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Asset Accounts

Assets refer to resources owned and controlled by an entity.


Technically, an asset is defined as a "resource controlled by an entity as a result of past event and from
which future economic benefits are expected to flow to the entity".
By studying the definition above, we can draw important points that would help us understand assets
better.
1. A resource tangible or intangible property that is used by the entity in its activities
2. Controlled by the entity the entity should have ownership and control over the property for it to be
recognized as an asset of that entity
3. A result of past transaction an asset can be acquired through purchase, exchange, rendering of service,
sale of goods, donations, and other transactions or events.
4. Provides future economic benefits the resource is used to contribute directly or indirectly to the
objective of the company of generating profits. A building is used to house a company's operations;
supplies such as paper and ink are used to document business activities; cash is used to purchase
materials and pay for expenses, etc.
Assets are classified into two: current assets and non-current assets. Current assets are those that are
expected to be realized or used within the company's normal operating cycle or 1 year, whichever is
longer. They include properties that are held primarily for the purpose of selling them in the near future. In
essence, current assets are short-term in nature. Non-current assets, on the other hand, are properties
held for a long period of time (i.e. more than 1 year).
Here's a list of asset accounts under each line item, and classified into current and non-current:

Current Assets

1. Cash and Cash Equivalents

Cash on Hand - consists of un-deposited collections

Cash in Bank - made up of bank accounts that are unrestricted as to withdrawal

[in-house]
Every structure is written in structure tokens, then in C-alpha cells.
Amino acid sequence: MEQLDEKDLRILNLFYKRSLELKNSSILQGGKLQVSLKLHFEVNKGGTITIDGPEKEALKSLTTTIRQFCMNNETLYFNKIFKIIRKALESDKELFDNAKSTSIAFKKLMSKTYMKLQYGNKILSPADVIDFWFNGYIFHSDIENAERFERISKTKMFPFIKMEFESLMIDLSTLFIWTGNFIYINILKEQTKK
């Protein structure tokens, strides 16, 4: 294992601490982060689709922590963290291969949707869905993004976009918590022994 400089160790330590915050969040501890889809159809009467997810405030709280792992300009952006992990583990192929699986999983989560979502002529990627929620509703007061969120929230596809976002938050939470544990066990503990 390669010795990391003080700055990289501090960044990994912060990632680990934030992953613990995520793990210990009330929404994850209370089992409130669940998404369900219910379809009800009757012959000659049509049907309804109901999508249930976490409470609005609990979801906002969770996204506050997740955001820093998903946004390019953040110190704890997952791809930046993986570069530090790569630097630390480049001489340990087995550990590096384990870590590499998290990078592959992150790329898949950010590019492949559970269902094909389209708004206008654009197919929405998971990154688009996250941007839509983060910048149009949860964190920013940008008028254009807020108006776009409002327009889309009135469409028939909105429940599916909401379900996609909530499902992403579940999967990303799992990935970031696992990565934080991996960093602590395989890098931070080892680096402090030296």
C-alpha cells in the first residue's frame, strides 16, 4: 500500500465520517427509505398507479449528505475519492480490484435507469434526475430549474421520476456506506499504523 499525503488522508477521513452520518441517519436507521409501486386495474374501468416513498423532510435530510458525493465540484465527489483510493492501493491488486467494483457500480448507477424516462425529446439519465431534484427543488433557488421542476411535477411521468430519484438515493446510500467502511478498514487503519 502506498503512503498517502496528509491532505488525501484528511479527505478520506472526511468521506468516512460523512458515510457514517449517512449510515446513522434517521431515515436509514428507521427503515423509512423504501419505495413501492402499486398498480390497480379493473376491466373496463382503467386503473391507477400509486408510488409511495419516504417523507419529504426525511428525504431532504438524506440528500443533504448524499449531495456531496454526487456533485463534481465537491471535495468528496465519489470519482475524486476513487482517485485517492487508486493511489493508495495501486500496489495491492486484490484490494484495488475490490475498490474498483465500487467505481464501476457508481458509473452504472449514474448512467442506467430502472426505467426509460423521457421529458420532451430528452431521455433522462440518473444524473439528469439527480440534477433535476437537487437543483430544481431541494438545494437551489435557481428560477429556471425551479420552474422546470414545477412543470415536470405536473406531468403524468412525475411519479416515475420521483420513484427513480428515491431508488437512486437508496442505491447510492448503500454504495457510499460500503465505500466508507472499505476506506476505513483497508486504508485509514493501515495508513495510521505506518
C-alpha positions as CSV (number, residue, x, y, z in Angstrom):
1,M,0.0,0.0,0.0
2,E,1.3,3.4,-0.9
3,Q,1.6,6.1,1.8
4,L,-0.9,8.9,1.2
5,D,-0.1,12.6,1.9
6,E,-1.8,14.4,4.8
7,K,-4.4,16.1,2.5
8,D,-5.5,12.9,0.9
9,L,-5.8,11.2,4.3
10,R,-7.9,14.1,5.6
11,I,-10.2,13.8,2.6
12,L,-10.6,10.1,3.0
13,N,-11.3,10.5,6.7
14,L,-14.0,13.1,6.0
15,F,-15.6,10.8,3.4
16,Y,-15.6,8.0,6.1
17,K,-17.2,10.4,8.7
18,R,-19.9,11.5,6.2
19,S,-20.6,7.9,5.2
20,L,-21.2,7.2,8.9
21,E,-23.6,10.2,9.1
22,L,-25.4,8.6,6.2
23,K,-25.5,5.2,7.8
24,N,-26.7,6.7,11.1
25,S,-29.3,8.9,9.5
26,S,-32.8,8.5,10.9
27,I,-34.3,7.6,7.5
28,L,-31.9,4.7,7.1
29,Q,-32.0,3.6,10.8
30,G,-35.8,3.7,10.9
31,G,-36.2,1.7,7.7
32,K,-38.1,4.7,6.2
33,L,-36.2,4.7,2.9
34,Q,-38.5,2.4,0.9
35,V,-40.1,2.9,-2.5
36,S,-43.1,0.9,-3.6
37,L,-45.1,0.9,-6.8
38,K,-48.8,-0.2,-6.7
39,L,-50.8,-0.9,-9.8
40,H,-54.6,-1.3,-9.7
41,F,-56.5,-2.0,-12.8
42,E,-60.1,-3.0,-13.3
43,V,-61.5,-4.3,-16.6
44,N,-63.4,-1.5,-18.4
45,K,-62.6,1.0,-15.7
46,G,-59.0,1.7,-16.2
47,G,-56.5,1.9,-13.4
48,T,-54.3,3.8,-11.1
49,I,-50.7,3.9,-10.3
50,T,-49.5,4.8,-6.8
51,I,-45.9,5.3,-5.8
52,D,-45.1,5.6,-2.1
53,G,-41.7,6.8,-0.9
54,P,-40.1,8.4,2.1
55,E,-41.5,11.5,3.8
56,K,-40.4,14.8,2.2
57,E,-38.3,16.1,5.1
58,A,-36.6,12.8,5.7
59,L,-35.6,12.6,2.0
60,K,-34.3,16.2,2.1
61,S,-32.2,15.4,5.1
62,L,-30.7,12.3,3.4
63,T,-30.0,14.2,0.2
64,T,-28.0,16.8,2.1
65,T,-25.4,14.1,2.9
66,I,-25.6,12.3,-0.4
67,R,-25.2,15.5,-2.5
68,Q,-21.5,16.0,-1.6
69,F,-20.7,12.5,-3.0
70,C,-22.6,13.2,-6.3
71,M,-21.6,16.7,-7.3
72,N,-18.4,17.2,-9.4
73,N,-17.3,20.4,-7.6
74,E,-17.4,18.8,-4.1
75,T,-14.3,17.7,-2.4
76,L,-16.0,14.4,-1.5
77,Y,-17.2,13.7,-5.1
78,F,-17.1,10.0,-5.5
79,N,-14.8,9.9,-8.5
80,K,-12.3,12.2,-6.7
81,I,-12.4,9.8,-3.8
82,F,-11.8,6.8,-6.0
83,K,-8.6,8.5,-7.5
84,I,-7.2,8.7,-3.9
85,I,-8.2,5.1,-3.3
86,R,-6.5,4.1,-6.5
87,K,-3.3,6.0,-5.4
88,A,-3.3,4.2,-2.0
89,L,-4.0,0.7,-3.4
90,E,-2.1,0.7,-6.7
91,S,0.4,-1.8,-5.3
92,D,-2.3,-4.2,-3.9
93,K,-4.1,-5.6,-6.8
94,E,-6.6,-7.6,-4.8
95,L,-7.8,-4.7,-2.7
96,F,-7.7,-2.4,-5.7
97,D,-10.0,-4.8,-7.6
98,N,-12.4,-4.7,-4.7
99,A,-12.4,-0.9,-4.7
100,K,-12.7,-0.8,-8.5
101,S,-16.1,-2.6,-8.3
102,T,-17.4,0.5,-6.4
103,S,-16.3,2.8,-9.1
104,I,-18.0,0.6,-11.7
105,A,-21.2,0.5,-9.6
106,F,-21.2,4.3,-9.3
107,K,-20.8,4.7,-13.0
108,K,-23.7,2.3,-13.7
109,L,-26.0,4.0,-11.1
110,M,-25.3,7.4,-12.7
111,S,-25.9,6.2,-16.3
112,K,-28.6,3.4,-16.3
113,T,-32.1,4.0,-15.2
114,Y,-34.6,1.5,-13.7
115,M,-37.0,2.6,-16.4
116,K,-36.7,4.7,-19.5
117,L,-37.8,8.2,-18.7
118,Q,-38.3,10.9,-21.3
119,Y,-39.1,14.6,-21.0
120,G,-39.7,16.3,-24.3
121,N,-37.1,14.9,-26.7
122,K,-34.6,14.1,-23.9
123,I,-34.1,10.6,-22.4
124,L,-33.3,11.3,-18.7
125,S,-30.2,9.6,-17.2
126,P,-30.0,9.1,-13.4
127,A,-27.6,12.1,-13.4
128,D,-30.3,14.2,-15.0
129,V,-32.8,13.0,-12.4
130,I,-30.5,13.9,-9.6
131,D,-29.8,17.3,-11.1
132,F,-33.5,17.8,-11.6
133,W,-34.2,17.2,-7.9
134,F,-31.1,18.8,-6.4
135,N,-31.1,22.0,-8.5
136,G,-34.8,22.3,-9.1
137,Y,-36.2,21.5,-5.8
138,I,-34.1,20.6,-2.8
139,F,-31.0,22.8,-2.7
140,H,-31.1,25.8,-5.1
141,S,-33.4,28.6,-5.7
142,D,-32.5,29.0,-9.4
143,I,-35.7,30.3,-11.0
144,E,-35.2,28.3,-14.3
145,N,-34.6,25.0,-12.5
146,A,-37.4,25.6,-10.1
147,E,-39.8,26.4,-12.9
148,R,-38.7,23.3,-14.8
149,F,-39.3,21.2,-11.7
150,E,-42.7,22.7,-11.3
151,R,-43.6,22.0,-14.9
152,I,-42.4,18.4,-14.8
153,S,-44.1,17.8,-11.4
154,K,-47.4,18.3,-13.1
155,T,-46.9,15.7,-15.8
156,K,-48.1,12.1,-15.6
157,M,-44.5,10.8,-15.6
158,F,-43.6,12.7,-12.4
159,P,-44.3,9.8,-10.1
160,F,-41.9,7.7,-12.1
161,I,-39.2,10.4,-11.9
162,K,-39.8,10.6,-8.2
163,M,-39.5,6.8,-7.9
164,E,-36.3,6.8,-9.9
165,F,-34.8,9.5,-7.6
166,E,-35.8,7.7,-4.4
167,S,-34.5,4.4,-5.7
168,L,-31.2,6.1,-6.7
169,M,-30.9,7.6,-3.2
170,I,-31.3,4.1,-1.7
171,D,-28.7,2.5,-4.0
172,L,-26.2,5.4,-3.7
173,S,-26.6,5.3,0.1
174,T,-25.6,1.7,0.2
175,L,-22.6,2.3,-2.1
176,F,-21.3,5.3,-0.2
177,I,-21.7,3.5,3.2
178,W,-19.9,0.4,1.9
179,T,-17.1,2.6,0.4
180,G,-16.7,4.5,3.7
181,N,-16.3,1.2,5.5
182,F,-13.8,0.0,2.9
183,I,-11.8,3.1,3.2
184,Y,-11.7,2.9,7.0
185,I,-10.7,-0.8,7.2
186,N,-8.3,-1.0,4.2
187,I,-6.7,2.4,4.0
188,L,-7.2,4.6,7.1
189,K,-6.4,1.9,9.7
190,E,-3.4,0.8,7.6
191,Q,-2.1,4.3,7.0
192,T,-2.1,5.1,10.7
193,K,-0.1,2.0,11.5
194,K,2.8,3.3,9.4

Short-term cash funds such as Petty Cash Fund, Payroll Fund, Tax Fund, etc.

Cash Equivalents are short-term investments with very near maturity dates making them assets that are
"as good as cash".

2. Trading Securities or "Financial Assets at Fair Value"

Trading Securities are investments in stocks that are held with the purpose of trading (speculative
investments)

3. Trade and Other Receivables

Accounts Receivable - receivables from customers arising from rendering of services or sale of goods

Notes Receivable - receivables from customers which are backed up by promissory notes

Other receivables representing claims from other parties such as: Rent Receivable, Interest
Receivable, Dividend Receivable, etc.

Allowance for Bad Debts - a contra-asset account deducted from Accounts Receivable. It represents the
estimated uncollectible amount of the receivable.

4. Inventories

Inventories are assets that are held for sale in the normal operations of the business. A service business
normally has no inventory account.

Merchandising businesses normally maintain one inventory account Merchandise Inventory.

Manufacturing businesses have several inventories: Raw Materials Inventory,Work in Process


Inventory, Finished Goods Inventory, and Factory Supplies Inventory.

5. Prepaid Expenses or Prepayments

Prepayments consists of costs already paid but are yet to be used or incurred. Common prepaid expense
accounts include: Office Supplies, Service Supplies,Prepaid Rent, and Prepaid Insurance.

Non-Current Assets

1. Property, Plant, and Equipment (PPE) also known as Fixed Assets

PPE includes tangible assets that are expected to be used for more than one year. PPE accounts
include: Land, Building, Machinery, Service Equipment,Computer Equipment, Delivery
Equipment, Furniture and Fixtures, Leasehold Improvements, etc.

Take note that land that is not used by the business in its operations but is rather held for appreciation is
not part of PPE but of investments.

Accumulated Depreciation - a contra-asset account deducted from the related PPE account. It
represents the decrease in value of the asset due to continuous use, passage of time, wear & tear, and
obsolescence.

2. Long-Term Investments

Investment in Long-Term Bonds, Investment in Associate, Investment in Subsidiary, Investment


Property, Long-Term Funds; these are investments that are intended to be held for more than one year.

3. Intangibles

An intangible has no physical form but from which benefits can be derived and its cost can be measured
reliably.

Intangibles include Patent for inventions, Copyright for authorship, compositions and other literary
works,Trademark, Franchise, Lease Rights, and Goodwill.

4. Other Non-Current Assets

Assets which cannot be classified under the usual non-current asset categories

Includes: Advances to Officers, Directors, and Employees not collectible within one year, Cash in Closed
Banks, and Abandoned or Idle Property
There you have a list of asset accounts. Take note that different companies may use different (although
similar) sets of account titles. It will depend upon the company's business and industry, and what specific
accounts were adopted in its chart of accounts.